Show simple item record

dc.contributor.authorRouben, Anna
dc.contributor.authorTerveen, Loren
dc.date.accessioned2013-12-29T02:47:19Z
dc.date.available2013-12-29T02:47:19Z
dc.date.issued2007-06
dc.identifier.urihttp://hdl.handle.net/1853/50039
dc.description.abstractCell phones and other mobile devices let people receive information anywhere, anytime. Navigation information – directions and distance to a destination, interesting nearby locations, etc. – is especially promising. However, there are challenges to delivering information on a cell phone, particularly with a GUI. GUIs aren't ideal when a person's visual attention is elsewhere, e.g., scanning for landmarks, assessing safety, etc. And they don't work at all for blind people, who particularly need navigation assistance. Our work responds to this challenge. We investigate the use of two non-visual techniques for delivering navigation information, speech and sonification [[3], . We conducted an experiment to compare user performance with and preference for the two techniques, in both single task (navigate to a target) and dual task (navigate to a target and respond to an auditory stimulus) conditions. Users performed better with and preferred sonification in both conditions. We discuss the implications of these results for the design of navigation aids.en_US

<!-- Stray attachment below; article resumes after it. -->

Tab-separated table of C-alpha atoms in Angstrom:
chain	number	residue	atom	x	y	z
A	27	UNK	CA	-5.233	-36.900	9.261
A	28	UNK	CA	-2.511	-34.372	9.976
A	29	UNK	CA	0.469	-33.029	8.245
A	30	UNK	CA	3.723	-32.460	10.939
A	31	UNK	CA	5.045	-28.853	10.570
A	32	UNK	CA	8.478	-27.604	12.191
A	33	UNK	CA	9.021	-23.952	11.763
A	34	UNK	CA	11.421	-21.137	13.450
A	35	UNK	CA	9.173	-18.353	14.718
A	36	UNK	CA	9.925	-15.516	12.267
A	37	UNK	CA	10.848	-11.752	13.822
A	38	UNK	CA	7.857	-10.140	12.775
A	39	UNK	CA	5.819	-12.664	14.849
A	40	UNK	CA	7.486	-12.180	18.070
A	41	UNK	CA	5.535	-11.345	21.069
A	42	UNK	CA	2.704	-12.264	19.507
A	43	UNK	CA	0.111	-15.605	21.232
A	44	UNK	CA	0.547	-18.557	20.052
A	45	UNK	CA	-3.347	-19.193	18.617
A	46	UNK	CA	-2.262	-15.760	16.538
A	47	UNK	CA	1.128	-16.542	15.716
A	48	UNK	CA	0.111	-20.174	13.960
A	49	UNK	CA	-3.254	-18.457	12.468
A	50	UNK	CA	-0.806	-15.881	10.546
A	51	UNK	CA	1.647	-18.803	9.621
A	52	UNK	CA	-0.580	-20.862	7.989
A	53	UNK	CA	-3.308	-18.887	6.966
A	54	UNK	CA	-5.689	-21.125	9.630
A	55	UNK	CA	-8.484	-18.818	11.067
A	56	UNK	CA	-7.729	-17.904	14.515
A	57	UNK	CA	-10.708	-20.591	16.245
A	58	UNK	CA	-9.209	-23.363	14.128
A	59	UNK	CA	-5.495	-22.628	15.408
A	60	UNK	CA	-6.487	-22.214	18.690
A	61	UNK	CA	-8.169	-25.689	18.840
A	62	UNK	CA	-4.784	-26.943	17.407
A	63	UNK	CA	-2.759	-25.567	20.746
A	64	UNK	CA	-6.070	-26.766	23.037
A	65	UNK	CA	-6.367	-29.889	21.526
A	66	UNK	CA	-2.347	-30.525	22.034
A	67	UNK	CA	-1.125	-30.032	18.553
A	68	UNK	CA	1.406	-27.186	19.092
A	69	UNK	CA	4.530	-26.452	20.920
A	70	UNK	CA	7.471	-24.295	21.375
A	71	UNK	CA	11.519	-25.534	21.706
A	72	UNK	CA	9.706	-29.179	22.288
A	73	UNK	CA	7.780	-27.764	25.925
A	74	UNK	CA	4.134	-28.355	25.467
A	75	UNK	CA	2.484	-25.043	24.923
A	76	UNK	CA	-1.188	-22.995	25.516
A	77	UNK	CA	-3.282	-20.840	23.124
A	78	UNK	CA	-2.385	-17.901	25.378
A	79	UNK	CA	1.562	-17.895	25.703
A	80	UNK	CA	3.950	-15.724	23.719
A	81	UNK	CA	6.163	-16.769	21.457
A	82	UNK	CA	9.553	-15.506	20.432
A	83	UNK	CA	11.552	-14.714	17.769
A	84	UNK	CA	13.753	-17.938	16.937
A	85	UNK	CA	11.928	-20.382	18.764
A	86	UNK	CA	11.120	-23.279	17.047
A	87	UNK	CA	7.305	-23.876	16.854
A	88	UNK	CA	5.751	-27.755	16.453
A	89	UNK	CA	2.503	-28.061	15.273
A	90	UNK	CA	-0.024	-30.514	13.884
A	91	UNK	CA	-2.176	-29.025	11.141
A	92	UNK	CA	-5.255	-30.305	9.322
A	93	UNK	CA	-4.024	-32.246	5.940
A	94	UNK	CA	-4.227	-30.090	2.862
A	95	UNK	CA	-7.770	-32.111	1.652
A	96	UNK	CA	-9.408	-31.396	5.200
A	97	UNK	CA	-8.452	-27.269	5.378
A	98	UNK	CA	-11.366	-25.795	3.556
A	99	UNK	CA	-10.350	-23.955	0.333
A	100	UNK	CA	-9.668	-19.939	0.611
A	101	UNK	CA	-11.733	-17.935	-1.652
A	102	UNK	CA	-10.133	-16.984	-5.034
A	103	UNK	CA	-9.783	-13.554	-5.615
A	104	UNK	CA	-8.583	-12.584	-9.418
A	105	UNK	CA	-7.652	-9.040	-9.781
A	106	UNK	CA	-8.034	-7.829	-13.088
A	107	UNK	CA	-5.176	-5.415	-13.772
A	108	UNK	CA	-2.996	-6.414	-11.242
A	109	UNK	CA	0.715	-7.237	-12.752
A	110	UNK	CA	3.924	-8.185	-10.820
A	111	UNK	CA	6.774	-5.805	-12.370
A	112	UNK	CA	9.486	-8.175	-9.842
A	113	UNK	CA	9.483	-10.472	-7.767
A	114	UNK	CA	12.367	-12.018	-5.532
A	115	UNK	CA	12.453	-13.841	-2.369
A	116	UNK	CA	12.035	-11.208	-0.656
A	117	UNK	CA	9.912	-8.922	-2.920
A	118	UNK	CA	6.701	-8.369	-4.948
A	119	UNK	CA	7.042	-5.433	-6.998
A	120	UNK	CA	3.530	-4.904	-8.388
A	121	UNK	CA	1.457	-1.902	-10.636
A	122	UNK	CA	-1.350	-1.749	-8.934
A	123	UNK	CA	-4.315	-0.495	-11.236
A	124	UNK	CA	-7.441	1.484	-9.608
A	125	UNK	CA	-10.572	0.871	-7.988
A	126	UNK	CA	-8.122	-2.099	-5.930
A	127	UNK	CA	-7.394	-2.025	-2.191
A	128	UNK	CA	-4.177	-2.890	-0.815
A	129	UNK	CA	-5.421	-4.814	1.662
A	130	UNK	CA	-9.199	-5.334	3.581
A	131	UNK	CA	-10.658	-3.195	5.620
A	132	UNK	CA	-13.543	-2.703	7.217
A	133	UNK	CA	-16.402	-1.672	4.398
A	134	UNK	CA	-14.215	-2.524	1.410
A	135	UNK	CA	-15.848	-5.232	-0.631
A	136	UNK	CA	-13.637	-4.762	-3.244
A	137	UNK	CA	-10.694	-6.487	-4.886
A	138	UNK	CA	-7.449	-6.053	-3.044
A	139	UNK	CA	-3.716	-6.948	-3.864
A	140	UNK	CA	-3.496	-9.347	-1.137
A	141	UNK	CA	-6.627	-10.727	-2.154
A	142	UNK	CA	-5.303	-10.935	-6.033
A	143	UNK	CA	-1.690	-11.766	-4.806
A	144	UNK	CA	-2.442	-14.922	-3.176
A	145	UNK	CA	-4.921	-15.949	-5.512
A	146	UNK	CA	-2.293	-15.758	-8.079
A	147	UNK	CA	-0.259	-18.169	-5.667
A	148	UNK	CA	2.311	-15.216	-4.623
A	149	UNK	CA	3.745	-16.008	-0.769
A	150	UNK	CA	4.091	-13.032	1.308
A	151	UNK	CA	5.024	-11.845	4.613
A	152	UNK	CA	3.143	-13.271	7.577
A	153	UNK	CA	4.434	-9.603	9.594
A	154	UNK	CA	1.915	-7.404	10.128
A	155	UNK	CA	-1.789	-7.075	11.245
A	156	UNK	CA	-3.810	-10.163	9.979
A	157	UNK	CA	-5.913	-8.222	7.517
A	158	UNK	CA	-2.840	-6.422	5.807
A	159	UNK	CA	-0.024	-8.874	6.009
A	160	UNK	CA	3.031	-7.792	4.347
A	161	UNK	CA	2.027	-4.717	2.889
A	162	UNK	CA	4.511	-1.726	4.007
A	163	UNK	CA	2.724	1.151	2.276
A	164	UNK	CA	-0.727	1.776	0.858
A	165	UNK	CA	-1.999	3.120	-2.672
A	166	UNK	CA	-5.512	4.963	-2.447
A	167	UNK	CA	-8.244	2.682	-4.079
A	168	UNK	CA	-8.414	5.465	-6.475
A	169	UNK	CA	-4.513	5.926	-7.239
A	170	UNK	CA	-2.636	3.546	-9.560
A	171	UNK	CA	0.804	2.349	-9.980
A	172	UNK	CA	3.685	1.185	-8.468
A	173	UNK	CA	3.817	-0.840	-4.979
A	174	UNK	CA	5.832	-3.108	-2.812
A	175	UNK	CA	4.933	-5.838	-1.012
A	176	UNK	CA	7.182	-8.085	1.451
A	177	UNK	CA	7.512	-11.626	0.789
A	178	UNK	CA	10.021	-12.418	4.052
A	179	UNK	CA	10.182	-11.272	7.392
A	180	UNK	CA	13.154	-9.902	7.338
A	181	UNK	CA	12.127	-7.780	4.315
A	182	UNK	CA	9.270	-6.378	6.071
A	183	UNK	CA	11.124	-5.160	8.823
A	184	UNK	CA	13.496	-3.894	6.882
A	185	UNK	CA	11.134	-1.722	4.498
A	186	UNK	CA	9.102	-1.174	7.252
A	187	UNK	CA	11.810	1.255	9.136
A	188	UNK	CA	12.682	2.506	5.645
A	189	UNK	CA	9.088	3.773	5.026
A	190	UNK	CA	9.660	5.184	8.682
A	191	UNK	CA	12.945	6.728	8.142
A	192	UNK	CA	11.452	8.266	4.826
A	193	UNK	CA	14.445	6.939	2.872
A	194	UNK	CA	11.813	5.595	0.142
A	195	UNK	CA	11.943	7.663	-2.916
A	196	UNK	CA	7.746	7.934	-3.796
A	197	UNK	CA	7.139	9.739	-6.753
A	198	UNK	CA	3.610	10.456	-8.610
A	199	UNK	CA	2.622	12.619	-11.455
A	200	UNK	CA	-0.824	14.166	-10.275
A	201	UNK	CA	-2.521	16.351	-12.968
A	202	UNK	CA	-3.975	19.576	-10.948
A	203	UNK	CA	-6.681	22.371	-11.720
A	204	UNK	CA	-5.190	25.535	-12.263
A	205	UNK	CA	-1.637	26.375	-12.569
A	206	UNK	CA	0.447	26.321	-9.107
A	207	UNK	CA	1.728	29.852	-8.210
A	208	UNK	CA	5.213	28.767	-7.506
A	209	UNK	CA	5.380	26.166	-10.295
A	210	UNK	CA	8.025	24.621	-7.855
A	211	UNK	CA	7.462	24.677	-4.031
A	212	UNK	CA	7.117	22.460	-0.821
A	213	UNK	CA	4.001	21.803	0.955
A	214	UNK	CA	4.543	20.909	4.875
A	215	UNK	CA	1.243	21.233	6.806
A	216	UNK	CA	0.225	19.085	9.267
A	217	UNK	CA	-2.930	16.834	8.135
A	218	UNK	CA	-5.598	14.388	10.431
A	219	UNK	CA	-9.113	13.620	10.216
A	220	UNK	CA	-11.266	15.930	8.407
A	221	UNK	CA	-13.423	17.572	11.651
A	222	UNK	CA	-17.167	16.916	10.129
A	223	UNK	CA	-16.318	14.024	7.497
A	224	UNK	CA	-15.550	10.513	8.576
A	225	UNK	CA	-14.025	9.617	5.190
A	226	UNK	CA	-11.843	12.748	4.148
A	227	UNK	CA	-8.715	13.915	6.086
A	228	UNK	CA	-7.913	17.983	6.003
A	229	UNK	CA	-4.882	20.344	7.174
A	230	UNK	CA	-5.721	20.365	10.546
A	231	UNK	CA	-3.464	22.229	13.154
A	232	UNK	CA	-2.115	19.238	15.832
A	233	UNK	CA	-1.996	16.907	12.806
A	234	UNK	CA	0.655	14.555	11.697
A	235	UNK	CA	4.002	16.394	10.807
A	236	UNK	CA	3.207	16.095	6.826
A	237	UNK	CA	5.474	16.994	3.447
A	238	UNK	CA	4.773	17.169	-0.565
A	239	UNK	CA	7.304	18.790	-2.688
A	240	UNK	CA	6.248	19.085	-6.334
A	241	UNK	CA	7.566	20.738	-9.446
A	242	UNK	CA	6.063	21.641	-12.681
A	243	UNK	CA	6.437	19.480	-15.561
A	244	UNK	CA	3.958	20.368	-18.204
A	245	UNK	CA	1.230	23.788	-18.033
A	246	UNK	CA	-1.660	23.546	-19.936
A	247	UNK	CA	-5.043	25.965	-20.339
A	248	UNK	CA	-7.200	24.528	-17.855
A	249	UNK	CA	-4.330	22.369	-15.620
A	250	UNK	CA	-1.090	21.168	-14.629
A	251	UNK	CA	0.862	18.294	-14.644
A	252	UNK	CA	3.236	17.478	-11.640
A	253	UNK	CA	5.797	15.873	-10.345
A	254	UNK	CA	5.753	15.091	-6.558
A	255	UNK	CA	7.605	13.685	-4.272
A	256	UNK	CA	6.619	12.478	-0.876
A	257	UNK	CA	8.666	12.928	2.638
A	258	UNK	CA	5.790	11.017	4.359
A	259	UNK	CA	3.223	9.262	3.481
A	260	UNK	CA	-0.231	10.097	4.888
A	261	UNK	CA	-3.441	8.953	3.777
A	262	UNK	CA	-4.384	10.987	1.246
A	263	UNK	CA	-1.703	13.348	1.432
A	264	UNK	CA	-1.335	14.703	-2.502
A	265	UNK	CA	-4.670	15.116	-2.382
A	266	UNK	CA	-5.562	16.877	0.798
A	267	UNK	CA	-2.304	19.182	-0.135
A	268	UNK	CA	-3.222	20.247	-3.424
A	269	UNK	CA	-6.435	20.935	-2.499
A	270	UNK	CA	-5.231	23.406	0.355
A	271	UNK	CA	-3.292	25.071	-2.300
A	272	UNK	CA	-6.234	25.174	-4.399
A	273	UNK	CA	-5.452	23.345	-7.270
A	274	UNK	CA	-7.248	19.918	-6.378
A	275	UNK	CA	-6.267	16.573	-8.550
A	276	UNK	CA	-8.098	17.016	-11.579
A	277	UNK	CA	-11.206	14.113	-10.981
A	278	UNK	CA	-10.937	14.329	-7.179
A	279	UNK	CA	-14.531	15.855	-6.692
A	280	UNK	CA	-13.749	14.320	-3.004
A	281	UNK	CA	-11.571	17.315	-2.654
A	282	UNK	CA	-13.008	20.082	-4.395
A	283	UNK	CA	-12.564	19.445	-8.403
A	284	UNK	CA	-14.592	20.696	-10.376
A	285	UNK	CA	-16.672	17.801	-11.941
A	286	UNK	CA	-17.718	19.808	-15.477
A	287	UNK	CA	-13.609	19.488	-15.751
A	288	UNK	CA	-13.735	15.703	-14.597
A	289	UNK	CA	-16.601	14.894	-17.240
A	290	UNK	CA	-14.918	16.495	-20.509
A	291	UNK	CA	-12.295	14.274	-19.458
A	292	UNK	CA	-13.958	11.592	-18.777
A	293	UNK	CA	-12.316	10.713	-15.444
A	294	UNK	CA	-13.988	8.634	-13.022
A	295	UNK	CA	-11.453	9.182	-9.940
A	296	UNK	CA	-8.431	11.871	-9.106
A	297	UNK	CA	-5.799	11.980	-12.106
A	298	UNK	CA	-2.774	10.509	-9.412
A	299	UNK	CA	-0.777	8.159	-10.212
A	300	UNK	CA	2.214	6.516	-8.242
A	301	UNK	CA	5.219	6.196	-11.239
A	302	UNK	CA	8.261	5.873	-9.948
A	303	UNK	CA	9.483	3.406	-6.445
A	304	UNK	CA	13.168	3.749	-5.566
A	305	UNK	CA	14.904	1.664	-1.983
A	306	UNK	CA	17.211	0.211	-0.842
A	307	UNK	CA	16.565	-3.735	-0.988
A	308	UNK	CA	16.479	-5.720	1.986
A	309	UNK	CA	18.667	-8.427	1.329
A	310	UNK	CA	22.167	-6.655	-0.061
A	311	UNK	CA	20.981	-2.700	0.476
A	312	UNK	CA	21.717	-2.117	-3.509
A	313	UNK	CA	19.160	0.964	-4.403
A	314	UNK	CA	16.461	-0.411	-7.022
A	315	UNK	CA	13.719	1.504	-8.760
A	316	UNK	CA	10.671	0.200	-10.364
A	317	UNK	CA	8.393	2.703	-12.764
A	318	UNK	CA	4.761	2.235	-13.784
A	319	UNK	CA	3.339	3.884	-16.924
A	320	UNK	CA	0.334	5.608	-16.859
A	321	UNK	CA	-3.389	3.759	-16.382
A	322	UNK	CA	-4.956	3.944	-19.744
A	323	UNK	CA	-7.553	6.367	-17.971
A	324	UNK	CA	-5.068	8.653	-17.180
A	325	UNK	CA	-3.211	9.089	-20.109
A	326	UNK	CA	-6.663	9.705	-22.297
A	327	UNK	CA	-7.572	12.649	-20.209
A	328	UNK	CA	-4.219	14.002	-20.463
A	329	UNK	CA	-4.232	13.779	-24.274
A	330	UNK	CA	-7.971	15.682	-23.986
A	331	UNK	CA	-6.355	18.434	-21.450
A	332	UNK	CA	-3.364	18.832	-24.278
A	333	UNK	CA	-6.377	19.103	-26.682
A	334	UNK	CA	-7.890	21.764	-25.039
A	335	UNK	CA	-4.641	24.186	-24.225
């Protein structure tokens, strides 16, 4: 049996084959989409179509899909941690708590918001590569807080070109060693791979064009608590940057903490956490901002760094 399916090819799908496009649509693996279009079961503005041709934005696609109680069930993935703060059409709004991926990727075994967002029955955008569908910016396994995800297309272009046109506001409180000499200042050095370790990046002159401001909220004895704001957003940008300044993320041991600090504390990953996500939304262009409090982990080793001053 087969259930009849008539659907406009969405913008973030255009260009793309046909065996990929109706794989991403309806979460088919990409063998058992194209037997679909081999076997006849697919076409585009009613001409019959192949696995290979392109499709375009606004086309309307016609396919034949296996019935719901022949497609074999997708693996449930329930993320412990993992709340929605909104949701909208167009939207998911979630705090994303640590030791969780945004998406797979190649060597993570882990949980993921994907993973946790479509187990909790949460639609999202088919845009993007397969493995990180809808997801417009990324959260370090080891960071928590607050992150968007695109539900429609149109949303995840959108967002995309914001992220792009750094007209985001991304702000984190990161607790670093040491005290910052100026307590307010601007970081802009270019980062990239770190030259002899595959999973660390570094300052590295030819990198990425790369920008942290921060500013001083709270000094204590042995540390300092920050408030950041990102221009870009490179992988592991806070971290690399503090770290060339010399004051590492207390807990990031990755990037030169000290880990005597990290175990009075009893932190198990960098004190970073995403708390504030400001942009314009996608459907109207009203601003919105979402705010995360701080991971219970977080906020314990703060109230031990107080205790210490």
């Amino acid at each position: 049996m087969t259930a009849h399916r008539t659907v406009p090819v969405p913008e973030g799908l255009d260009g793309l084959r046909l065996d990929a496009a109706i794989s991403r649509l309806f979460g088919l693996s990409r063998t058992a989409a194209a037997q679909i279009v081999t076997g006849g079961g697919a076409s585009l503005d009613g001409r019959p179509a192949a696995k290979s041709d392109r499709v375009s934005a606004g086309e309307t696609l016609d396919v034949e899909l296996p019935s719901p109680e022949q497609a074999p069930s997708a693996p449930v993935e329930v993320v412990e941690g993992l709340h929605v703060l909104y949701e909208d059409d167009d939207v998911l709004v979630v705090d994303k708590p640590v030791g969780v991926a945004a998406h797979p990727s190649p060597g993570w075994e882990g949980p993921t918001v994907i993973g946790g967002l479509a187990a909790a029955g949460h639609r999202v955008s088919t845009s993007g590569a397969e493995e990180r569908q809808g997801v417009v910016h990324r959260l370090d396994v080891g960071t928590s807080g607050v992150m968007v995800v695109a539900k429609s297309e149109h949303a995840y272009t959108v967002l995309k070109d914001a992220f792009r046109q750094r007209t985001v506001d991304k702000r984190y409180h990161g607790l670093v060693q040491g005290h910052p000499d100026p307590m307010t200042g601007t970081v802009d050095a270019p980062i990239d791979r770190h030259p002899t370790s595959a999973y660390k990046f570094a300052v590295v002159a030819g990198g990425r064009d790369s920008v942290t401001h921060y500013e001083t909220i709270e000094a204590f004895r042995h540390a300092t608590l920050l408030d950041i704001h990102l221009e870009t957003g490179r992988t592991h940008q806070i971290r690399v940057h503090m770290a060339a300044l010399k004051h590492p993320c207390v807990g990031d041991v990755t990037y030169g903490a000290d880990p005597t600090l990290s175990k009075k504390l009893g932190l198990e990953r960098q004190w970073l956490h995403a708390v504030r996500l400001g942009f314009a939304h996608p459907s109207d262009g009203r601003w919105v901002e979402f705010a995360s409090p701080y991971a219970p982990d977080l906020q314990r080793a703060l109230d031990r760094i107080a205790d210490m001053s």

dc.language.isoen_USen_US
dc.publisherGeorgia Institute of Technologyen_US
dc.subjectAuditory displayen_US
dc.subjectNavigationen_US
dc.subjectSonificationen_US
dc.subjectCognitive loaden_US
dc.subjectSecondary tasken_US
dc.titleSpeech and Non-Speech Audio: Navigational Information and Cognitive Loaden_US
dc.typeProceedingsen_US
dc.contributor.corporatenameResearch in Motionen_US
dc.contributor.corporatenameUniversity of Minnesota. Department of Computer Science and Engineeringen_US
dc.publisher.originalInternational Community on Auditory Displayen_US
dc.embargo.termsnullen_US


Files in this item

Thumbnail

This item appears in the following Collection(s)

Show simple item record